Middle-age tests: Cardiovascular disease

September 07, 2000

Middle-age tests: Cardiovascular disease

It's the big one.

Nearly 60 million Americans have one or more types of cardiovascular diseases, which include high blood pressure, coronary heart disease and stroke.

Cardiovascular diseases are the No. 1 killer of women and men. Although heart disease often is considered "a man's disease," cardiovascular diseases claim the lives of more than half a million women every year - more deaths than the next 14 causes combined, according to American Heart Association.

Risk factors include high blood cholesterol, physical inactivity and being overweight. Women with diabetes are at higher risk than men with diabetes.


Estrogen protects women from heart disease. When the ovaries stop producing estrogen during menopause, the protection is lost, and women are as likely to have heart attacks as men.

HEIGHT="6" ALT="* "> Blood pressure

Blood pressure is typically recorded as two numbers: systolic pressure - as the heart beats; over diastolic pressure - as the heart relaxes between beats. Blood pressure at all ages should be kept below 140/90, according to National Heart, Lung and Blood Institute of National Institutes of Health.

In people who are middle-aged or older, systolic blood pressure - the top number - becomes a better risk indicator for heart disease and stroke.

About 50 million Americans ages 6 and older have high blood pressure. A quarter of American adults have high blood pressure. Blood pressure screening should be started at age 3 and done at least annually through life, recommends Dr. Brian Bonham of Myersville Internal Medicine and Pediatrics in Myersville, Md.

HEIGHT="6" ALT="* "> Diabetes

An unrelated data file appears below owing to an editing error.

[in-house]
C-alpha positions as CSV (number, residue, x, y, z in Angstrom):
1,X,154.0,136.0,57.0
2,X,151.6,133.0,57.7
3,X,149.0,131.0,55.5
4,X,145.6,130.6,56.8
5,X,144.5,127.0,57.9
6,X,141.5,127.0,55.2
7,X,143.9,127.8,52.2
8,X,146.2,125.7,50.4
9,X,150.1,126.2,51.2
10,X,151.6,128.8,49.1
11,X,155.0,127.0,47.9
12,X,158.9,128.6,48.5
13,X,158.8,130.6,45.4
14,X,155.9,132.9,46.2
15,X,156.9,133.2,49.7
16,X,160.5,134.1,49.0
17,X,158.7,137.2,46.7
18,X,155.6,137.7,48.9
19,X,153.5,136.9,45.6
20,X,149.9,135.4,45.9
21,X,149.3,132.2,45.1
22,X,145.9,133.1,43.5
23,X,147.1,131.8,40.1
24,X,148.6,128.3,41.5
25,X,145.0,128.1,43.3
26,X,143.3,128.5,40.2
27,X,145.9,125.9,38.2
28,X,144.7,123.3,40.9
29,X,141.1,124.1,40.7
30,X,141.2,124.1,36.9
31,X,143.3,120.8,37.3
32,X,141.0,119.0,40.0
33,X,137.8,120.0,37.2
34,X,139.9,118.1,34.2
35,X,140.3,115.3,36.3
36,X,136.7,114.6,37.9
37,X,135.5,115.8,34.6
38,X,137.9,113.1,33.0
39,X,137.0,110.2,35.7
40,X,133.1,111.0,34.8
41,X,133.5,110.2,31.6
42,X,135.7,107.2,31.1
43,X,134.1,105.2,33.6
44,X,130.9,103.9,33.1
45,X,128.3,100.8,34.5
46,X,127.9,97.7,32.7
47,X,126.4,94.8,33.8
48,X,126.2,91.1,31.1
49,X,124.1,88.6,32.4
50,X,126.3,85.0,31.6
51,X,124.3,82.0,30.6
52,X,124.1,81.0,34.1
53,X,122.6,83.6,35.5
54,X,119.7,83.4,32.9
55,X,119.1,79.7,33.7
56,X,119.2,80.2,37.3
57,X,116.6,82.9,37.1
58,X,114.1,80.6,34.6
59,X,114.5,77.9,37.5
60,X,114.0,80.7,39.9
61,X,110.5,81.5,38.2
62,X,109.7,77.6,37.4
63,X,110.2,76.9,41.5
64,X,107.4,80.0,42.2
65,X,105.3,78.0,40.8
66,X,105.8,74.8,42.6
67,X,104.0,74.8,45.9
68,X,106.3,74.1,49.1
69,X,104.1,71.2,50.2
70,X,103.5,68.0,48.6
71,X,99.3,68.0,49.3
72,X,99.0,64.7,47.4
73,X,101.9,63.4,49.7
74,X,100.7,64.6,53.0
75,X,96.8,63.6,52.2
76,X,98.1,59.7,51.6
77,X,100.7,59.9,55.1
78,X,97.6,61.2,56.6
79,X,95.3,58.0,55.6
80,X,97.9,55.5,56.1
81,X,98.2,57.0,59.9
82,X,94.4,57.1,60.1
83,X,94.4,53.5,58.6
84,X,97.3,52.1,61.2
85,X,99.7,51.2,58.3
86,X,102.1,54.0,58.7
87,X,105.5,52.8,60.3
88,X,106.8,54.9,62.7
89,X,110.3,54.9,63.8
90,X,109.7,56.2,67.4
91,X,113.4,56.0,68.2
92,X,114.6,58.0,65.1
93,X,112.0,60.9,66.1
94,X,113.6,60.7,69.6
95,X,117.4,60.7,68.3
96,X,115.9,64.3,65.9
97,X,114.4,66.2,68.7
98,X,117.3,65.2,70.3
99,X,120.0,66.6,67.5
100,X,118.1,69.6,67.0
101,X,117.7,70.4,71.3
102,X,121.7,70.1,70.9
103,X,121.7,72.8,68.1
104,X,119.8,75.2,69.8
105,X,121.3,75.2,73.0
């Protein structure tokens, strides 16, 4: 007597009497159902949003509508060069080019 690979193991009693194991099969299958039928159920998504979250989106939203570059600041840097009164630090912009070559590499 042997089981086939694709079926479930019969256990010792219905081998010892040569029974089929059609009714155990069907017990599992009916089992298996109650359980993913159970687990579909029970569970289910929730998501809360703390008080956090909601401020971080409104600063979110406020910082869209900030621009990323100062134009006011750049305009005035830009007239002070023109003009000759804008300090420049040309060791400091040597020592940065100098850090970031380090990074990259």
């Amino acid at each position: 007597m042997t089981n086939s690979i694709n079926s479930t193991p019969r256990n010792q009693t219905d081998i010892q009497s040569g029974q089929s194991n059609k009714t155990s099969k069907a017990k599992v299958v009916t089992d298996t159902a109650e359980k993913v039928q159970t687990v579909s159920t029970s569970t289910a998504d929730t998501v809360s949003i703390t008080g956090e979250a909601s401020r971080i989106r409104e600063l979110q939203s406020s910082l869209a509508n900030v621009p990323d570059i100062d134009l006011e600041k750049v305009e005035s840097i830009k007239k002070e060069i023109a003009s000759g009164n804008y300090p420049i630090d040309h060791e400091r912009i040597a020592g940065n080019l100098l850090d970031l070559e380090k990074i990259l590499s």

There are 15.7 million people in the United States with diabetes, a disease that affects the way the body uses food.

If a person has diabetes, the body makes no insulin or not enough to convert sugar into energy to fuel the body.

Over time, high blood sugar can lead to heart attacks and strokes, as well as kidney failure, blindness and amputations.

Diabetes is a serious disease that is prevalent and insidious, Bonham said. "I strive to screen annually." He doesn't wait until his patients are middle-aged. He starts screening healthy people with no family history of diabetes at about age 35. He recommends screening tests as early as age 25 for patients who are obese or who have a family history of the disease.

The screening is a simple, fasting blood test.

Risk factors:
HEIGHT="6" ALT="* "> Middle age - 45 and older

HEIGHT="6" ALT="* "> High-risk ethnic groups, including African-American, Hispanic/Latino, American Indian, Asian-American, Pacific Islander

HEIGHT="6" ALT="* "> Overweight

HEIGHT="6" ALT="* "> Family history of diabetes

HEIGHT="6" ALT="* "> History of diabetes during pregnancy or having a baby weighing more than 9 pounds at birth.

HEIGHT="6" ALT="* "> Cholesterol

If a patient has a normal lipid panel, Bonham recommends screening every three to five years. If test results are abnormal or borderline, he screens more frequently.

- American Heart Association, American Medical Association, American Diabetes Association

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